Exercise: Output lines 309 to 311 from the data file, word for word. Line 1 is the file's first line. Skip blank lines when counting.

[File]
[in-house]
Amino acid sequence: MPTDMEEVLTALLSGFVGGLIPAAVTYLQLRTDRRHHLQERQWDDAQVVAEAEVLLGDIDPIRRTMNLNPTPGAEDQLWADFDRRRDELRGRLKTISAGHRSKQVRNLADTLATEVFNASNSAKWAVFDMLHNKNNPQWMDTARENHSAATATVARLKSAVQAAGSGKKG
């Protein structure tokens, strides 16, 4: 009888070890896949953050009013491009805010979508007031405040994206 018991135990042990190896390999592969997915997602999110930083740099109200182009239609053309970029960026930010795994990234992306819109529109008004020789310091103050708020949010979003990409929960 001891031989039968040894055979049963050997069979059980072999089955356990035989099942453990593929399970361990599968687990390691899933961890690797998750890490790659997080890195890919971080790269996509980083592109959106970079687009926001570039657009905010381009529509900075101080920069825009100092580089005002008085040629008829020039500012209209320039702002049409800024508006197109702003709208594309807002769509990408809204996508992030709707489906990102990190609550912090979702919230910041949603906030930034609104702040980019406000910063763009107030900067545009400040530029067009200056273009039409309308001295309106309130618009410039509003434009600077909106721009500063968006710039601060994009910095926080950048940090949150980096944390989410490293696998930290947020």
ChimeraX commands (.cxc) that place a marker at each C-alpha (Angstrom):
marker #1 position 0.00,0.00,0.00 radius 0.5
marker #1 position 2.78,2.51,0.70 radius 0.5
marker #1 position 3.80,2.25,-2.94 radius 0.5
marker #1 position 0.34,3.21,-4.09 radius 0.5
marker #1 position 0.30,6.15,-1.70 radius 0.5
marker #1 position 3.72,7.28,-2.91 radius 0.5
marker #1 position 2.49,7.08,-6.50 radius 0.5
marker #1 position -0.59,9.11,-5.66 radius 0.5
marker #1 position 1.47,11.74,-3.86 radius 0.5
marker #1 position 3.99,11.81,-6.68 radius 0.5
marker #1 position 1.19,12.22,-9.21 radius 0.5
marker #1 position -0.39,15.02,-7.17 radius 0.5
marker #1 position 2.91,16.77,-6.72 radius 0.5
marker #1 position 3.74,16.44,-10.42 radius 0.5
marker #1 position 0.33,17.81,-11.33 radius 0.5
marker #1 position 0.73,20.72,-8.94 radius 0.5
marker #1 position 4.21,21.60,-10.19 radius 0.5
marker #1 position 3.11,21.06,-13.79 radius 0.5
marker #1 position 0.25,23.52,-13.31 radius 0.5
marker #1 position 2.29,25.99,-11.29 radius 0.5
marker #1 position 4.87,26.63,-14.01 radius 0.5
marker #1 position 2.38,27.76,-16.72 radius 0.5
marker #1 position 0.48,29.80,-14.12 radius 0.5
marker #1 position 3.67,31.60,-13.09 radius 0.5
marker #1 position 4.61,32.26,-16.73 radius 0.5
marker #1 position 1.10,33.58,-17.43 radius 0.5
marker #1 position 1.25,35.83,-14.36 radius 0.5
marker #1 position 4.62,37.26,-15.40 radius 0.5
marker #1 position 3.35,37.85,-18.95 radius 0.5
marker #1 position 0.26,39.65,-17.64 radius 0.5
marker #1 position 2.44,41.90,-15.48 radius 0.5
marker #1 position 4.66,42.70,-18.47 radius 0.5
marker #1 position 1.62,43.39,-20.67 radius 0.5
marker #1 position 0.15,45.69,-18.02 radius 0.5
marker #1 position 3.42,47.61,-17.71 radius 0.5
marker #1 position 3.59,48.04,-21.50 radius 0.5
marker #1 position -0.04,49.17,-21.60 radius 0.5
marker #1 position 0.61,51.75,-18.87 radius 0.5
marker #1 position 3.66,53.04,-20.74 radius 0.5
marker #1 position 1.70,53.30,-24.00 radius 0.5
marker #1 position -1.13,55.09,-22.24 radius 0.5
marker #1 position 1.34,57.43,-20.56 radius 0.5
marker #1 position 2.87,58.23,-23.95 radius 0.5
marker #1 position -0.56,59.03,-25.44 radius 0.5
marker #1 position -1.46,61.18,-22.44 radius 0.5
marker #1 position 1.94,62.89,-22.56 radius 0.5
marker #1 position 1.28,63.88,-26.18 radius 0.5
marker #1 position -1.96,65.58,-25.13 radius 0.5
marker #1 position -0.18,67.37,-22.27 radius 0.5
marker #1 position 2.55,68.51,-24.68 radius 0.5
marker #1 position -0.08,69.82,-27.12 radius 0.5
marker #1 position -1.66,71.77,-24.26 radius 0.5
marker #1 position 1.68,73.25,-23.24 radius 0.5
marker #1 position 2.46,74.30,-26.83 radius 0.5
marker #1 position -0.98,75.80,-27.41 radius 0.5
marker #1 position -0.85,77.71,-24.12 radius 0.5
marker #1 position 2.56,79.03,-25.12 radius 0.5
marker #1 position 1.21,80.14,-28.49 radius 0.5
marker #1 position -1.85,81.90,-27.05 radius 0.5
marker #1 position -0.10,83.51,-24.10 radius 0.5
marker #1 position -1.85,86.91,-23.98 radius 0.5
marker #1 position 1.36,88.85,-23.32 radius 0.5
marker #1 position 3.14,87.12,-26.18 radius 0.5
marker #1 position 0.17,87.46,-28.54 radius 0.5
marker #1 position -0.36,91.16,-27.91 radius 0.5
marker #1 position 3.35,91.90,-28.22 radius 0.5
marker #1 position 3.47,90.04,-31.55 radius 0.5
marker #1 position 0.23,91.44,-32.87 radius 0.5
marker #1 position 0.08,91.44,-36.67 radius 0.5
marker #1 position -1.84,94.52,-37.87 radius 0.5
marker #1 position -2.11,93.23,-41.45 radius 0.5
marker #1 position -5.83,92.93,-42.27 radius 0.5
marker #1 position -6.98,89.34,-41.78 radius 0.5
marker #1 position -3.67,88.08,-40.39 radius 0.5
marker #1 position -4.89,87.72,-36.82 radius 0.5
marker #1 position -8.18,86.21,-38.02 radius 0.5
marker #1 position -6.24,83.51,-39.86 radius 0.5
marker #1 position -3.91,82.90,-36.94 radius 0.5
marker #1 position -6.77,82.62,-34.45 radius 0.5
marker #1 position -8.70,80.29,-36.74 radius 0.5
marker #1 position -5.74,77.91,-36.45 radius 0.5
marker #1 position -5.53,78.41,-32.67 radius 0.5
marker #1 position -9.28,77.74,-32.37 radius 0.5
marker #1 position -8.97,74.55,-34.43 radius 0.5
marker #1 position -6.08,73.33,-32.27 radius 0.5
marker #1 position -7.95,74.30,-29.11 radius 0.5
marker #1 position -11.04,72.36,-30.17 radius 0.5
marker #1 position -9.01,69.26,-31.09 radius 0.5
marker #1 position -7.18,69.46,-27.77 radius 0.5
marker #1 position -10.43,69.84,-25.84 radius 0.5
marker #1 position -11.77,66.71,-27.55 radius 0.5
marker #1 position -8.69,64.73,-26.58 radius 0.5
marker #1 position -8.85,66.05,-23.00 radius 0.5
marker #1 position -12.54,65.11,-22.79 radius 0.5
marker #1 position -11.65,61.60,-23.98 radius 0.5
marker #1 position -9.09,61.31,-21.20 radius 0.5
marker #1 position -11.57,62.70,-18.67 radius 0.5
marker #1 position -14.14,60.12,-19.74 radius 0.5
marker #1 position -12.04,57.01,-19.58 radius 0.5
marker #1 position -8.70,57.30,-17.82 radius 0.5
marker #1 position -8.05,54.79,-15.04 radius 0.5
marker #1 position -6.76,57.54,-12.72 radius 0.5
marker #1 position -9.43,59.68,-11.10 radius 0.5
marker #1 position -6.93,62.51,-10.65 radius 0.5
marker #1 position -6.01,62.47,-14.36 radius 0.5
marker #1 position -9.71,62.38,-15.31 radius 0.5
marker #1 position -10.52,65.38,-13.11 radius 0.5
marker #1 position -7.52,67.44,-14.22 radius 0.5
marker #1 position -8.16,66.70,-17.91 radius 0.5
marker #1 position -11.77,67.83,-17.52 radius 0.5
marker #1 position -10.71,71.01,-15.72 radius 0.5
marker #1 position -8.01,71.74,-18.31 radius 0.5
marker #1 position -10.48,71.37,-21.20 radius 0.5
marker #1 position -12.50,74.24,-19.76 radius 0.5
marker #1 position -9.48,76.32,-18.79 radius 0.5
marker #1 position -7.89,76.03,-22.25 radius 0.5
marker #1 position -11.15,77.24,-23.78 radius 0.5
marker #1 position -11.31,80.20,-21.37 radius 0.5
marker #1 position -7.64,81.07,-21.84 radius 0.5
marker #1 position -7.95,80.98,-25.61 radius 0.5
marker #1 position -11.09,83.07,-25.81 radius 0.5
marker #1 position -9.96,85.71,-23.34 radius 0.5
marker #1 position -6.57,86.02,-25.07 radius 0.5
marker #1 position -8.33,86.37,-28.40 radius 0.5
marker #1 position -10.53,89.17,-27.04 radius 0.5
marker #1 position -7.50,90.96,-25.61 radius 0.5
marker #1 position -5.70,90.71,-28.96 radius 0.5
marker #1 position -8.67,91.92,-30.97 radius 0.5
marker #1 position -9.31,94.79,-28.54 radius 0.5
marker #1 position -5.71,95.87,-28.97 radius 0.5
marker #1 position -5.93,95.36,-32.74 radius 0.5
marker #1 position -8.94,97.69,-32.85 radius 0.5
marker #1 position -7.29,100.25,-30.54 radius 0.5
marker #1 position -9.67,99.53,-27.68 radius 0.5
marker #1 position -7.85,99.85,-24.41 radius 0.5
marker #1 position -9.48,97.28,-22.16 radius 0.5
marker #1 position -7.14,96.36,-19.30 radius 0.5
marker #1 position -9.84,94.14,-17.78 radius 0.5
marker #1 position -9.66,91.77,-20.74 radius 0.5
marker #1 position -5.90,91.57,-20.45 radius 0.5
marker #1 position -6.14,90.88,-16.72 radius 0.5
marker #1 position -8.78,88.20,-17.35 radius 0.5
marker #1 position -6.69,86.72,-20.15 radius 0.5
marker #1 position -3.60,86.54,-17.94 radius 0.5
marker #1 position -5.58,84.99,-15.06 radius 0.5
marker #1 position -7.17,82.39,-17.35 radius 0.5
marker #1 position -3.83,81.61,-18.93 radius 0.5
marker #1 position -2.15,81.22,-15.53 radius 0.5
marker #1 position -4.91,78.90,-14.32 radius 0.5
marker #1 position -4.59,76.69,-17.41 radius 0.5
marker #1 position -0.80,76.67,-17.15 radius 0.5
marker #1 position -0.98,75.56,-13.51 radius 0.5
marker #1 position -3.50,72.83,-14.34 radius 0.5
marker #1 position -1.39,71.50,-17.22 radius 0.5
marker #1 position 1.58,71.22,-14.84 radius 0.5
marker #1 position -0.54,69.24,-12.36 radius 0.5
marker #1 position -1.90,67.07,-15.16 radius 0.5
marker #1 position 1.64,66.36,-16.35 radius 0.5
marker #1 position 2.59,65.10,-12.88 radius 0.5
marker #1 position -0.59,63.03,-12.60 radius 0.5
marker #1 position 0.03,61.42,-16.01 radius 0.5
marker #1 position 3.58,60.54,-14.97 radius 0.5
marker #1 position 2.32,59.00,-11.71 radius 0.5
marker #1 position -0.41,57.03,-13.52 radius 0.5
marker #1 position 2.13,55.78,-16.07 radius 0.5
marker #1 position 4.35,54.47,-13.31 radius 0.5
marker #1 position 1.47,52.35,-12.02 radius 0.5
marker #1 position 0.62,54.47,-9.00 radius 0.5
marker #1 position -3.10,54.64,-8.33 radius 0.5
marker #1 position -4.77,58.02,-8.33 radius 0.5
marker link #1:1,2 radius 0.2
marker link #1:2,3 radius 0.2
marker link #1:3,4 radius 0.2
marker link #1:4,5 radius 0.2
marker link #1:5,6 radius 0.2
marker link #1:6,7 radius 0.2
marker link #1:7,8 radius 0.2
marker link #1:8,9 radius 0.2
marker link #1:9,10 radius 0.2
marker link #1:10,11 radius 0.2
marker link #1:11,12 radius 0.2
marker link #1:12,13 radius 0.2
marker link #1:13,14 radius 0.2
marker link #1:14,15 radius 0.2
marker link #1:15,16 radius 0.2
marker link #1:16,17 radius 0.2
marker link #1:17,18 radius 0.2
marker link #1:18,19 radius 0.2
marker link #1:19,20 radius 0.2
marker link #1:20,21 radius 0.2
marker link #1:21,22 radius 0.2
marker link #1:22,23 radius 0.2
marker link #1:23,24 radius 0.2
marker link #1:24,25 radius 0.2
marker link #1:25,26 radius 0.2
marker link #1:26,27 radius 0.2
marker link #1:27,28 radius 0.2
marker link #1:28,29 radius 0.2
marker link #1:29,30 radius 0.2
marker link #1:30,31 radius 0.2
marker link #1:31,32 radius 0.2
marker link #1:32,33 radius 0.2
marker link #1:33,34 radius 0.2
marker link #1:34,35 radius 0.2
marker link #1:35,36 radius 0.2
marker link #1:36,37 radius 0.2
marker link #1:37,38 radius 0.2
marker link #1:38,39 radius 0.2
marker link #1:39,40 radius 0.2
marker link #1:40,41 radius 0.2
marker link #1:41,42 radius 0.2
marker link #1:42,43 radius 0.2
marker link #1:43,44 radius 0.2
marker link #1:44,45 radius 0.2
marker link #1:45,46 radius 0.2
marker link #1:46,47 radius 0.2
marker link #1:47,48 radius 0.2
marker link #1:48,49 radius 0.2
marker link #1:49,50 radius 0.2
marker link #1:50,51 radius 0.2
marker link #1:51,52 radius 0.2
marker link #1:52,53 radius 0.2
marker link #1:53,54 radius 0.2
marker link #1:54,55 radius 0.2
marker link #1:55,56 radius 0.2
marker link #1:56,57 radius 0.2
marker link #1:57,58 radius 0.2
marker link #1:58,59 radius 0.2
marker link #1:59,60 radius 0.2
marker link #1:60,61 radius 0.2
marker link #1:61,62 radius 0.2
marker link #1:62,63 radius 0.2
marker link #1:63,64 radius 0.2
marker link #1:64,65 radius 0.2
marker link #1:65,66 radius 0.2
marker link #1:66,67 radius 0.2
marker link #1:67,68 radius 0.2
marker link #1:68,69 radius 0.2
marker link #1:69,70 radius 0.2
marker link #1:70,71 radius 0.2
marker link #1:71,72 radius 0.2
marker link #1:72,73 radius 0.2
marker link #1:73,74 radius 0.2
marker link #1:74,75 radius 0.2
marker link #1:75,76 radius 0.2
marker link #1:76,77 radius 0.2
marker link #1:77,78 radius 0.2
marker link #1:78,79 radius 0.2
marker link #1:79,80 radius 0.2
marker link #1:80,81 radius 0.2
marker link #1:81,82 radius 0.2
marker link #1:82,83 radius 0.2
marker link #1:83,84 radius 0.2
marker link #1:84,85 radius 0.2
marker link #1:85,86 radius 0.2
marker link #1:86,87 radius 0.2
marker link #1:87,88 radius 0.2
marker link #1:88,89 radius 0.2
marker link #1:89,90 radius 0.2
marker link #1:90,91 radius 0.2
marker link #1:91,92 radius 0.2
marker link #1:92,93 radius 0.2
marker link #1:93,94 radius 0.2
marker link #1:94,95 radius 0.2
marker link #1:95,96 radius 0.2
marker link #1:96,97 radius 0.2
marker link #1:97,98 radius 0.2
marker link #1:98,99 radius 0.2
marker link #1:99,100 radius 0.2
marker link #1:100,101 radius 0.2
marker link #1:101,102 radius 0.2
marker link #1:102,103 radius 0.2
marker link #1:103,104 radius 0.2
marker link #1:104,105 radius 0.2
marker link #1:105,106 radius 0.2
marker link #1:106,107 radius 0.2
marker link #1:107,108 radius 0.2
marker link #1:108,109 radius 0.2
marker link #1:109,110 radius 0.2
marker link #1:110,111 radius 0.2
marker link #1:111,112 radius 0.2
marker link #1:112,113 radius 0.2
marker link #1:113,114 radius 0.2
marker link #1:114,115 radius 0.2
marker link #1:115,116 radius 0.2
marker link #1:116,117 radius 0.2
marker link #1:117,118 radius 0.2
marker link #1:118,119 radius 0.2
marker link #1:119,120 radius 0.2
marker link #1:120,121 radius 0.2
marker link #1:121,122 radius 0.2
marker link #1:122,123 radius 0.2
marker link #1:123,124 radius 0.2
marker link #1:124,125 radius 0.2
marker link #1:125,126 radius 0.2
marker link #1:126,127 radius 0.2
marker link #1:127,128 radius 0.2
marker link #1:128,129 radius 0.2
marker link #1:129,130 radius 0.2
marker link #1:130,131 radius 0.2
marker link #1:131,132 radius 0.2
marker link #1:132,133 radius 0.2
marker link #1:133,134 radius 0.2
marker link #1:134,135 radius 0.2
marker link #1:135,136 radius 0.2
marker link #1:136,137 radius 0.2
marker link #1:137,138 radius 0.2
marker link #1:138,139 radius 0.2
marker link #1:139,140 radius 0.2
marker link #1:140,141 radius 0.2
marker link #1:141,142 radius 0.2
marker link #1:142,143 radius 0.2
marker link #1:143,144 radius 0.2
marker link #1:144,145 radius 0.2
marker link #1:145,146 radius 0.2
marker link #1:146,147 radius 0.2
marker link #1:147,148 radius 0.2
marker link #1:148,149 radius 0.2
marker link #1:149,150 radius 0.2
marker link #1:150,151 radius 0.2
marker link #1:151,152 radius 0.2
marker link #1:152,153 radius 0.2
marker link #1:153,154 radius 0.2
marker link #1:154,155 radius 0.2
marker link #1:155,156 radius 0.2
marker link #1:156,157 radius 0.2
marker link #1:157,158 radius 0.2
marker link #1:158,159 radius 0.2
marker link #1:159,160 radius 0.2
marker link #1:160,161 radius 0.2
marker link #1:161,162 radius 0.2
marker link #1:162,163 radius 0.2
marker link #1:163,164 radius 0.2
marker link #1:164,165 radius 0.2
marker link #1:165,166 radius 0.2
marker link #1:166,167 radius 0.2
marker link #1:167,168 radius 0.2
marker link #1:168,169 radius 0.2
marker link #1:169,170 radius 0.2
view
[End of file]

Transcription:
marker link #1:135,136 radius 0.2
marker link #1:136,137 radius 0.2
marker link #1:137,138 radius 0.2